Minggu, 31 Juli 2011


Lately, I’m worrying about my constant slope of studying will that results on my sloth side to arise (okay apparently that is my nature, but yeah it is just growing more and more these days). Therefore, I’m trying to summon my remaining intelligence side (if there is still any) by doing the long gone hobby of my innocence youth: reading. But then, yeah age never lies; 15 minutes of reading a somewhat heavy book (can be literally or figuratively “heavy”) is more than enough to send me to the peaceful world called dream.  Okay then now I am on my plan B: writing!! But it still needs reading tho….uuumm it’s okay, in fact I can kill two birds with one stone then…(I don’t know whether the proverb suits -___-) .
This blog is one of the results of my mission in bringing back my intelligence side (once more, if there is any), and my choice is to write poems. The reason is that, writing poems needs less reading to get references (that cuts the possibility of me to fall to sleep too often), poems are short, even there are several poems consisting just a word or two, and in poems there is no right nor wrong….everybody will have different thought, so nobody will judge me right nor wrong hahahahaha.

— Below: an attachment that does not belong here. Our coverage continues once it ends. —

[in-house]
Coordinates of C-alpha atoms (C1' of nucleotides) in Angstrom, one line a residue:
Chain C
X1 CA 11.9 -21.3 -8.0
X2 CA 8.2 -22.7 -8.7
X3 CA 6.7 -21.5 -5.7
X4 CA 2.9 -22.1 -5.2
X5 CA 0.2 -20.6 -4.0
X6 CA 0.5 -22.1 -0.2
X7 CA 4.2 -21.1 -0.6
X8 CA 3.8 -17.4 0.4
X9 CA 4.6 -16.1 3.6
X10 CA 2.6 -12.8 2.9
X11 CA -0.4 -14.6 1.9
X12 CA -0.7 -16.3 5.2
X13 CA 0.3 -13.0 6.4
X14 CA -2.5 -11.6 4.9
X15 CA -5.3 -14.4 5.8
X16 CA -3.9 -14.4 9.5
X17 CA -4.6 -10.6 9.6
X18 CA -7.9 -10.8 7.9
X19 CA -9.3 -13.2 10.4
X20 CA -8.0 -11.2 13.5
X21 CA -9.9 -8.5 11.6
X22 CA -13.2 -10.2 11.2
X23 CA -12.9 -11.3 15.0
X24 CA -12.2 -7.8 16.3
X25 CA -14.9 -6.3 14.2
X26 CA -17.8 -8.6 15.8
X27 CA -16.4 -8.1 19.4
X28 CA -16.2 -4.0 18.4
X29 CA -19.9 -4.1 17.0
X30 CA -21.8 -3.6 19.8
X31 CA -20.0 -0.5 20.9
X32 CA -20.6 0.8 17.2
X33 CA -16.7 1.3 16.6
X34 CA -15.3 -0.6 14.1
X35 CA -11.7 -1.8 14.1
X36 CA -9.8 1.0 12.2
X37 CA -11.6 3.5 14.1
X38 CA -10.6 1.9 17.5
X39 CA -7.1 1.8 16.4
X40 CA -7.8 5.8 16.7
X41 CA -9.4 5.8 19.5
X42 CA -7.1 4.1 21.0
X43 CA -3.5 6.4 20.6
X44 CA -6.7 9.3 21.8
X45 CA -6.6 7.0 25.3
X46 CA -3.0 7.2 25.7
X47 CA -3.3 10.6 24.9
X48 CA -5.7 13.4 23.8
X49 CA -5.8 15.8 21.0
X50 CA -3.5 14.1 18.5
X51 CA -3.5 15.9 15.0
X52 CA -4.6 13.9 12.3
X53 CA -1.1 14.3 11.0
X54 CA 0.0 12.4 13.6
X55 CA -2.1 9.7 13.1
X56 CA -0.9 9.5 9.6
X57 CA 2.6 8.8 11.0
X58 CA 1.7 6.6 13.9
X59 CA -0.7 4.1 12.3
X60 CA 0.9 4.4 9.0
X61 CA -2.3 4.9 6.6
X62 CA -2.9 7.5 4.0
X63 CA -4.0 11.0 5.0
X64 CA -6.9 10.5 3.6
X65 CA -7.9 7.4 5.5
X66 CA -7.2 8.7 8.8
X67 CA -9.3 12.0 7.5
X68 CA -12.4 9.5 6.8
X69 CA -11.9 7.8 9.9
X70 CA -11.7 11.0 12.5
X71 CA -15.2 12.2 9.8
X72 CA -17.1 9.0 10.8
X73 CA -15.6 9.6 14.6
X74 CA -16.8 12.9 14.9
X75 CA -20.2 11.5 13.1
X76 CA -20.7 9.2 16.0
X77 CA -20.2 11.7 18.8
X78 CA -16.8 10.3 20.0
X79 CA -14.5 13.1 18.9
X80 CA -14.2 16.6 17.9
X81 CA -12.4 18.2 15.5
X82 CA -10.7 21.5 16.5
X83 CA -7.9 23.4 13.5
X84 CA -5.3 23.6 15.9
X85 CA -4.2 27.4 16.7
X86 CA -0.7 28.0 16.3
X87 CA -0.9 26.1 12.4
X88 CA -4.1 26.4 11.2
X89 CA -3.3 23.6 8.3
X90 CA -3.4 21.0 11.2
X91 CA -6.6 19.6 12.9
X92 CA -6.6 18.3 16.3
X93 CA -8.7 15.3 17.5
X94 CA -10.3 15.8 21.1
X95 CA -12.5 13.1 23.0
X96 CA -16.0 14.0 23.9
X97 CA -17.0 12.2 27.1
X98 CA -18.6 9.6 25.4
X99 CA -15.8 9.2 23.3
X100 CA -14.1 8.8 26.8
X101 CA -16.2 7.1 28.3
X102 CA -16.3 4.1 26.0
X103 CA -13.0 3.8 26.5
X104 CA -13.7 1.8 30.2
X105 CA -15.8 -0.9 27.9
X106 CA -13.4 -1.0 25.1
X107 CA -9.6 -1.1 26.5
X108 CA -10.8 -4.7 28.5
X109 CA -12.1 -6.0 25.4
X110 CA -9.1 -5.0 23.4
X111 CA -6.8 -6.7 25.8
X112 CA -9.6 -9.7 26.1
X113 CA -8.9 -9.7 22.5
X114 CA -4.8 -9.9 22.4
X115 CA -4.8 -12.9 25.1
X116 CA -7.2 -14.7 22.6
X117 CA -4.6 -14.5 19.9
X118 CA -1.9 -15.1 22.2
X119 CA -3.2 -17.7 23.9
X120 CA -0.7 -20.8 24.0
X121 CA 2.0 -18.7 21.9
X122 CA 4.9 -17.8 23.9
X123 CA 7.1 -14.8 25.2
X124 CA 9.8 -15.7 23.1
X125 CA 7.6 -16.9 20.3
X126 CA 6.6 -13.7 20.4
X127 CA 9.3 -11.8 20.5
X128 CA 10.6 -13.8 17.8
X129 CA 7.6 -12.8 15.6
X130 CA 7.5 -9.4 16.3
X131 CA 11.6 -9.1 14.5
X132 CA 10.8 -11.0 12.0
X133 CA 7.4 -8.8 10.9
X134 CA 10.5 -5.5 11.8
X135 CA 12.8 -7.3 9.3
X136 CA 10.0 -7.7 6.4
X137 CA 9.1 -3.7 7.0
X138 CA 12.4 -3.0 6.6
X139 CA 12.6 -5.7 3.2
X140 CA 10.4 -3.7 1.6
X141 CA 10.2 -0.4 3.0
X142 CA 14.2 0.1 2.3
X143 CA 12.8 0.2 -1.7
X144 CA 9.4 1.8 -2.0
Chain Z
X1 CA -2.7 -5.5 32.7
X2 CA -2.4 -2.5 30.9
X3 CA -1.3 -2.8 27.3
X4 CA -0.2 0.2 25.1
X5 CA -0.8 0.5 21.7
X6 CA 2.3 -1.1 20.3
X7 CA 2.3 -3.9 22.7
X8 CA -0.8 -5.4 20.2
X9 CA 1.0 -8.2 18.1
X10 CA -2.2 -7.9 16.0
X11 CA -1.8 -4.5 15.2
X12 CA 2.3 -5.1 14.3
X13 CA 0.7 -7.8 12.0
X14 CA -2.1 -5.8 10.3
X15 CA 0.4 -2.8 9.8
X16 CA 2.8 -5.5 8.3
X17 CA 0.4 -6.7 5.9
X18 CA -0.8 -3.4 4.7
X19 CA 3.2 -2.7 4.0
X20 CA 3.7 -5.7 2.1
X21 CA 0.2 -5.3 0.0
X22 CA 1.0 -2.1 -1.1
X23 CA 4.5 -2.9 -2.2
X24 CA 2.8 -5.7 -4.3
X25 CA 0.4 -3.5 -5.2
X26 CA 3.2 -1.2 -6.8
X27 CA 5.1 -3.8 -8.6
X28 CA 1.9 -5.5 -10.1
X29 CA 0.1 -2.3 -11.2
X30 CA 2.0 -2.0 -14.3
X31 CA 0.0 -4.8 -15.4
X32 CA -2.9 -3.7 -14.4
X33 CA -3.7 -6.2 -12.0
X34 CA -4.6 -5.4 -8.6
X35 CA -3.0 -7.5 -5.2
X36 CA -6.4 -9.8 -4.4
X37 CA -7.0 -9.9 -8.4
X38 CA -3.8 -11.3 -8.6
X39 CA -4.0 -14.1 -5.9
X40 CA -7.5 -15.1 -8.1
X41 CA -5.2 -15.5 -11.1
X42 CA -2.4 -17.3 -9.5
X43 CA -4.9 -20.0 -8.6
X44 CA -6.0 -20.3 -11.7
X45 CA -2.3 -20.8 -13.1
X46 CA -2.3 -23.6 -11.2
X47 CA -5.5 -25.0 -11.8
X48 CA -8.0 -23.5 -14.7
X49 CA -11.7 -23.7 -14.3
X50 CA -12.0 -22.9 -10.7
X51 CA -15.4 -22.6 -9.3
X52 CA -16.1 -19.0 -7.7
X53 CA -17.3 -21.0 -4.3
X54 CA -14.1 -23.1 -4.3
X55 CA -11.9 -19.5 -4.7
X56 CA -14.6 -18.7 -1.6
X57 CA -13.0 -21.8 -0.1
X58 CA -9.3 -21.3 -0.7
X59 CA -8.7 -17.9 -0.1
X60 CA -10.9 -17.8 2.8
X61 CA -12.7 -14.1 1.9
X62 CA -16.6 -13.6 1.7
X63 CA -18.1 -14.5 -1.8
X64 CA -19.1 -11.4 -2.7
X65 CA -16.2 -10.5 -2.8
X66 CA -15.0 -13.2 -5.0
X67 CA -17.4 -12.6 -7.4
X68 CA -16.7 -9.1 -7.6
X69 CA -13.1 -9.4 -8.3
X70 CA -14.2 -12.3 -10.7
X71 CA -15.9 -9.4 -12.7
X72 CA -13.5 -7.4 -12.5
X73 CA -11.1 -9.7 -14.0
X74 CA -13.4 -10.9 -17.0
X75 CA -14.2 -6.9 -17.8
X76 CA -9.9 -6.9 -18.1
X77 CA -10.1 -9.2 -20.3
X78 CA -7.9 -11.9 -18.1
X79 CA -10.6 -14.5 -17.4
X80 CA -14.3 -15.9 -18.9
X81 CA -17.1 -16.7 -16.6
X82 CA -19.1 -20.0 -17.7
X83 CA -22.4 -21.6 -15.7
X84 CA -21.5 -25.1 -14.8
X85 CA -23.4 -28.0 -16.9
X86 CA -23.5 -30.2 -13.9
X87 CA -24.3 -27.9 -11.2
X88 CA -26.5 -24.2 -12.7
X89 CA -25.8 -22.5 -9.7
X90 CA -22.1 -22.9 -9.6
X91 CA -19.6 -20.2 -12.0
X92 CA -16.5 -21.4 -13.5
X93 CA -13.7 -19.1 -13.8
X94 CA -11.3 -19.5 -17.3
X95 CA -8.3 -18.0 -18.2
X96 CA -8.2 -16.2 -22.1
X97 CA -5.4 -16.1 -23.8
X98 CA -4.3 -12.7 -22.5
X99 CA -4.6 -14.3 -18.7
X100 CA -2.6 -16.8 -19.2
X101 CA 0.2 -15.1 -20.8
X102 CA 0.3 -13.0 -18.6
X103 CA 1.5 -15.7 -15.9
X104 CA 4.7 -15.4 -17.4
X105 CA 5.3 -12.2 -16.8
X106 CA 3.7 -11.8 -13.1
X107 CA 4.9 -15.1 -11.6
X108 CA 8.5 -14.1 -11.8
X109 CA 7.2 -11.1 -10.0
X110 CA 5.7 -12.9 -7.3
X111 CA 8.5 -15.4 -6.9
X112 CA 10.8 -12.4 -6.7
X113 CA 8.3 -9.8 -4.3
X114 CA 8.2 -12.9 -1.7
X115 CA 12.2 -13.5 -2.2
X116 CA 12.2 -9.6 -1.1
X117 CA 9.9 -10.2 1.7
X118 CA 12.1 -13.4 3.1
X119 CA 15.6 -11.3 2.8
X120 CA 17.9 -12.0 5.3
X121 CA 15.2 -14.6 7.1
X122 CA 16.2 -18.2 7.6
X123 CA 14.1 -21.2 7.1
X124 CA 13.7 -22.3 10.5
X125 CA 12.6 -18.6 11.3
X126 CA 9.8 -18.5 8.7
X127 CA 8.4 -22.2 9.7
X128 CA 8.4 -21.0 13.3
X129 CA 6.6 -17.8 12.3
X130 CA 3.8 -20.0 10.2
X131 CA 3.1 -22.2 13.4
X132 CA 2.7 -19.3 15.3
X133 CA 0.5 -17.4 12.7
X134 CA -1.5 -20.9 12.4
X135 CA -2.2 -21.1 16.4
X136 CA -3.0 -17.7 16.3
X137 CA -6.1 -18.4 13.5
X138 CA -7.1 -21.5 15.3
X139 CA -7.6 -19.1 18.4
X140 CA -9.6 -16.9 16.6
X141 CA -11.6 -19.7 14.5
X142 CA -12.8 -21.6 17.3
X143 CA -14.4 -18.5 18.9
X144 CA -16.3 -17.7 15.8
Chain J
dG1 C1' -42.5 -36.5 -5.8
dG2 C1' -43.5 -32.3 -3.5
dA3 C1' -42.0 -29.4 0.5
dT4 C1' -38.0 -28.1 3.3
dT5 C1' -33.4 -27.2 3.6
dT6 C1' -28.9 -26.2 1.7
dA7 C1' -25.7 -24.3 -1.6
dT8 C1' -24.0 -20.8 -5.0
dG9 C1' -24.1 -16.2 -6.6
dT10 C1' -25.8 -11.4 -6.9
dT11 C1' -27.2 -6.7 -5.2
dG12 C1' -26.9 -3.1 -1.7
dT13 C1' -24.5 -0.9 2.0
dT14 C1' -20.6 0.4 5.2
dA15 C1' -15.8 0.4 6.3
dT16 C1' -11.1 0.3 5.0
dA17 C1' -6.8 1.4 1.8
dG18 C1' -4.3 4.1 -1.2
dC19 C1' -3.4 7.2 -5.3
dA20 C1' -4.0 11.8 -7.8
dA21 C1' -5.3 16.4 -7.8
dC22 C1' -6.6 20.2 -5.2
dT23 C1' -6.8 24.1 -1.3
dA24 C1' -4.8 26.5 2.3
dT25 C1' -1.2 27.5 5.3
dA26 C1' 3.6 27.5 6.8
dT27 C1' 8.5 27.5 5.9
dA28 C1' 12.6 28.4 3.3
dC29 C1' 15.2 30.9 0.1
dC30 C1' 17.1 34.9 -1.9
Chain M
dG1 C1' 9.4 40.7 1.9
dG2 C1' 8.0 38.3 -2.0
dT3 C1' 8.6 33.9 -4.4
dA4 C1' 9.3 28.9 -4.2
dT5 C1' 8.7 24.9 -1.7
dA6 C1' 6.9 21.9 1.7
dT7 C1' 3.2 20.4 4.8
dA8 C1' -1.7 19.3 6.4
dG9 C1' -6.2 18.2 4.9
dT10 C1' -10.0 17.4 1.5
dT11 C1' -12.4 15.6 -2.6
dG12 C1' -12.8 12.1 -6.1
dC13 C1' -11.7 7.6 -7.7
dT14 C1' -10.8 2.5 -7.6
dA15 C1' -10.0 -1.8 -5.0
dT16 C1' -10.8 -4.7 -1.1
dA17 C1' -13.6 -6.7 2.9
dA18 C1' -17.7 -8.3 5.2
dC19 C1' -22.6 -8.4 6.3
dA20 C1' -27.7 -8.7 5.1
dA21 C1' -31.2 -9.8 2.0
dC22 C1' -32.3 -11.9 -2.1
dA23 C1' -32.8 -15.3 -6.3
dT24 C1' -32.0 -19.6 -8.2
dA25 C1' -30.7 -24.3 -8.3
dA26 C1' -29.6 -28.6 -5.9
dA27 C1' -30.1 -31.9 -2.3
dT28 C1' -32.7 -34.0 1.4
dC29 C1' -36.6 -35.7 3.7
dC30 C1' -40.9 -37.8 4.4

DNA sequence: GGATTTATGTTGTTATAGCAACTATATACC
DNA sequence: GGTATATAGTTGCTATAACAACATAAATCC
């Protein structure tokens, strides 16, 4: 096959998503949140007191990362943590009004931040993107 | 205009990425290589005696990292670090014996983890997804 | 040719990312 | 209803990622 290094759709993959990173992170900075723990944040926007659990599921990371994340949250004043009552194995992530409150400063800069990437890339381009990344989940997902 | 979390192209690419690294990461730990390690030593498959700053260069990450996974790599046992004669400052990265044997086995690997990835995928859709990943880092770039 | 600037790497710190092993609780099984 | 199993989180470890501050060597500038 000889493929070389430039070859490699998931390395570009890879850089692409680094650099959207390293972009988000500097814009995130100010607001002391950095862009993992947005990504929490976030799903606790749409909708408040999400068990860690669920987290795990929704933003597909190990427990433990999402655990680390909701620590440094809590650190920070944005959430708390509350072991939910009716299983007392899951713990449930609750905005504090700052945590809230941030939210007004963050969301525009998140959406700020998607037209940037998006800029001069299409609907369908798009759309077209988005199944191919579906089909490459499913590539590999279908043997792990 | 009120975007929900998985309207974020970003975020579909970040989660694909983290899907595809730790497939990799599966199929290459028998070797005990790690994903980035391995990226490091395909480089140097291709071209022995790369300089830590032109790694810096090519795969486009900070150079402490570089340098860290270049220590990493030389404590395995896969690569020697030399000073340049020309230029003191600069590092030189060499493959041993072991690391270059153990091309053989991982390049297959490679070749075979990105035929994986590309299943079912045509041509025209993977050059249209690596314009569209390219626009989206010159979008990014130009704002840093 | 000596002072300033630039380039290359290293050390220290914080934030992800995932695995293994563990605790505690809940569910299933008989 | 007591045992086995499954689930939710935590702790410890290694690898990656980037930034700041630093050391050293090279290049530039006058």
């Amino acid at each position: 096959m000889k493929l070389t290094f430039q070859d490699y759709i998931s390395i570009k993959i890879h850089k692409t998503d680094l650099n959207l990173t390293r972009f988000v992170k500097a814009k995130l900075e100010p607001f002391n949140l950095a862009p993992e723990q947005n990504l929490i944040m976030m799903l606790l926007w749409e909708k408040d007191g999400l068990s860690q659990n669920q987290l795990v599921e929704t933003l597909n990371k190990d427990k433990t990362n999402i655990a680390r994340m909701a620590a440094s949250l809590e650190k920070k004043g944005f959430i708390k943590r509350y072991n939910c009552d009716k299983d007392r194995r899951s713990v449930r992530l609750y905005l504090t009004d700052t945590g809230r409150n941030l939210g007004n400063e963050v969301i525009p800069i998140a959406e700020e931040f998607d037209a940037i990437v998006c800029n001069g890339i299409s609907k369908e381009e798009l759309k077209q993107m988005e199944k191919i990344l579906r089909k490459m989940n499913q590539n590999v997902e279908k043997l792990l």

So then it happened that my friend, who is now officially an author, invite me to join her “activity” in twitter: writing a “haiku,” a short poem from Japan. She wrote several haikus in her twitter with hashtag #haikunow. So then, I tried to write some while was learning to find what “haiku” is.
Haiku is originated from ancient Japan culture. It is a short poems consists of 17 “on,” Japanese phonetic unit or known as mora to English-speaking linguists (don’t ask me more about mora, google it :D). These 17 ons are divided into three lines with the formation of 5 – 7 – 5 (yes I know, I make it sounds like a soccer formation -_____-).   This Japanese haiku is strongly influenced by the Japanese culture. It has several features that only occur in Japanese culture, like kigo, a seasonal reference. Kigo is usually a word that defines the seasonal occurrence, and it depends so much to the Japanese culture (and that’s why haiku is often defined as poem of nature) . For example, the word “frog,” in Japanese culture, has close connection to the “spring;” it of course needs a little adaptation and reading (oh not again) in Japanese culture. But as the haiku is getting popular throughout the world, some haikus were translated into English and other languages. The problem is, the on that only occurs in Japanese language cannot be maintained in the translated version of haiku, due to the differences in language and phonetic features.  
The best-known example of haiku is “bashou” (old pond)

Furuike ya kawazu tobikomu mizu no oto

and is separated into on as:

fu-ru-i-ke ya (5)
ka-wa-zu to-bi-ko-mu (7)
mi-zu no o-to (5)

and is translated as

Old pond….
A frog leaps in
Water’s sound